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29 March

Call for Papers

Posted on March 29, 2016

Critique of political economy

The international journal of political thought and philosophy, Crisis and Critique, announces a call for papers for its new issue, which will be devoted to the topic: The Present Critique of Political Economy, or the Critique of the Political Economy of the Present

If Althusser was right to state that “one cannot see everything from everywhere”, and that, therefore, certain positions are better qualified to give us a perspective of the totality than others, then there is no better standpoint from which to grasp the heterogeneous field of Marxism in its totality than the one demarcated by the expression chosen by Marx as subtitle to Das Kapital: “a critique of political economy”. Depending on which element of this brief expression we place our emphasis, a different modulation of Marxism appears.

For those who affirm that the essential component of the formula is the “critique”, Capital might be seen as a work dedicated to denouncing political economy as such, opening the field - through a harsh critique of the capitalist mode of production, and its ideology, bourgeois political economy - for a form of pure politics, separated from economic domination. For others, “critique” might assume a more Kantian sense, transforming Marx’s work into a foray into the antinomies that lie in the heart of capitalism, where politics and economy intertwine in impossible ways.

For those who consider that Marx’s innovation in fact lies in the “political” element, the role of critique rather lies in the demonstration that there is no such thing as a pure economy – no neutral or contingent “forces of the market” - but rather class struggle, a historical and social divide that widens and perpetuates itself through the very form of value, in its different shapes and shapings. Stressing the political dimension might potentially also open up a more constructive position, one that seeks to develop an emancipatory thinking of economy itself, following from a logical and practical primacy of a historical specific instantiation of a revolutionary politics.

There are finally those, however, who stress the “economic” dimension of the very method of Capital and suggest that rather than obfuscating the underlying politics of the dominant class, economy is the inherent structure of capitalist economy which determines and will determine all political life and the entire space of action of its political actors. A critical approach would then unfold in an opposite direction to the former strand, unveiling the economic behind any politics, emancipatory or other. Others, still, would take this reversion to imply also moving the sovereignty of political decision-making away from the apparently autonomous forces of international relations and states to the hand of workers and those who produce value - as they would be already unconsciously in charge - arguing against a too structural understanding of economic logic.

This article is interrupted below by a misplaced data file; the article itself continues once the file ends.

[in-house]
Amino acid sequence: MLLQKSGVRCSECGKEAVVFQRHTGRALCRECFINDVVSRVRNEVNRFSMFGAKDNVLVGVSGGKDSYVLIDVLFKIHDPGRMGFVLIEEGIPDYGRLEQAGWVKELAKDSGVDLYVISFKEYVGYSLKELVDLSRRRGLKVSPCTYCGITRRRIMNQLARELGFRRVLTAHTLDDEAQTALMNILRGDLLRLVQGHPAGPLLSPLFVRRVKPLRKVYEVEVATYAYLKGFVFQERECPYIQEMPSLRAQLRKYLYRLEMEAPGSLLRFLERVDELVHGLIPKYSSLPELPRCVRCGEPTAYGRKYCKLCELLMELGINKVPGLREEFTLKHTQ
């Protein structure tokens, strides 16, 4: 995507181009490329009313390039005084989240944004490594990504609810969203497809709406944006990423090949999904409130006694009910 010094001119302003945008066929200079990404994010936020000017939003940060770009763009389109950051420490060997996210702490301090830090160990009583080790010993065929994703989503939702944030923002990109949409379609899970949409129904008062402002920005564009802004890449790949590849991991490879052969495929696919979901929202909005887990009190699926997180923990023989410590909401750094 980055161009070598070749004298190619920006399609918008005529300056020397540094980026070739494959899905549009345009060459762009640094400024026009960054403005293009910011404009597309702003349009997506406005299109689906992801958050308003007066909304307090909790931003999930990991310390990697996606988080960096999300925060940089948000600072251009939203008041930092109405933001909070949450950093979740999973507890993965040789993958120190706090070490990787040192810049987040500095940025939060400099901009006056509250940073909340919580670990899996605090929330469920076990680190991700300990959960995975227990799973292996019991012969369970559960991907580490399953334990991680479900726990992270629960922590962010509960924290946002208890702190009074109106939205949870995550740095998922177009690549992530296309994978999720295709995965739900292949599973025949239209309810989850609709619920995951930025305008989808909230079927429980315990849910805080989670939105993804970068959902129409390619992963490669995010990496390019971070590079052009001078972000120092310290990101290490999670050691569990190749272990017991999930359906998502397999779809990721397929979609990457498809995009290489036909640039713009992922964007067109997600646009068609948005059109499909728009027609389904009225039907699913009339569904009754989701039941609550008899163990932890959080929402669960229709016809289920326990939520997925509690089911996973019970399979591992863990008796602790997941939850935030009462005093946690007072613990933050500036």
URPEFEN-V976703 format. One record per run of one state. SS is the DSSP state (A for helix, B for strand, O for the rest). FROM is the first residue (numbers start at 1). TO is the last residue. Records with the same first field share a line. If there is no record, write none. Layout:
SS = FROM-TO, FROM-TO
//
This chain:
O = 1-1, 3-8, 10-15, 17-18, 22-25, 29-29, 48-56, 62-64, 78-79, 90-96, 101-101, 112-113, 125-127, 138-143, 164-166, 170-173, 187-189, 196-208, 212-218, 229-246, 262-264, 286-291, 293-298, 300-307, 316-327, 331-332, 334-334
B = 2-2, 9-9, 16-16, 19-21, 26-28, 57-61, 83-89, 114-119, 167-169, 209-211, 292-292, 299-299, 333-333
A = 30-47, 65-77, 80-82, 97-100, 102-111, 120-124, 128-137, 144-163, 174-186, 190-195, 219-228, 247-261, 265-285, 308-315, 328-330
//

These different tendencies and the tension between them find themselves condensed by the expression that defines what Capital is supposed to achieve, holding Marxism (and maybe this is why it is an “-ism”) together throughout its most distinct and conflicting presentations. This tension requires us to return, time and time again, to Marx’s thought, but also to rethink its meaning, scope and emphasis at every new historical turn. Especially today this same tension seems to re-emerge in a pressing manner - perhaps because new extreme positions have been added to this list of variations, including those who affirm that the time has come to ultimately abandon the critique of political economy altogether as there is no explanatory potential left in it, and those - from all sides of the political spectrum - who announce that Marx’s thinking has never been more opportune and alive than now.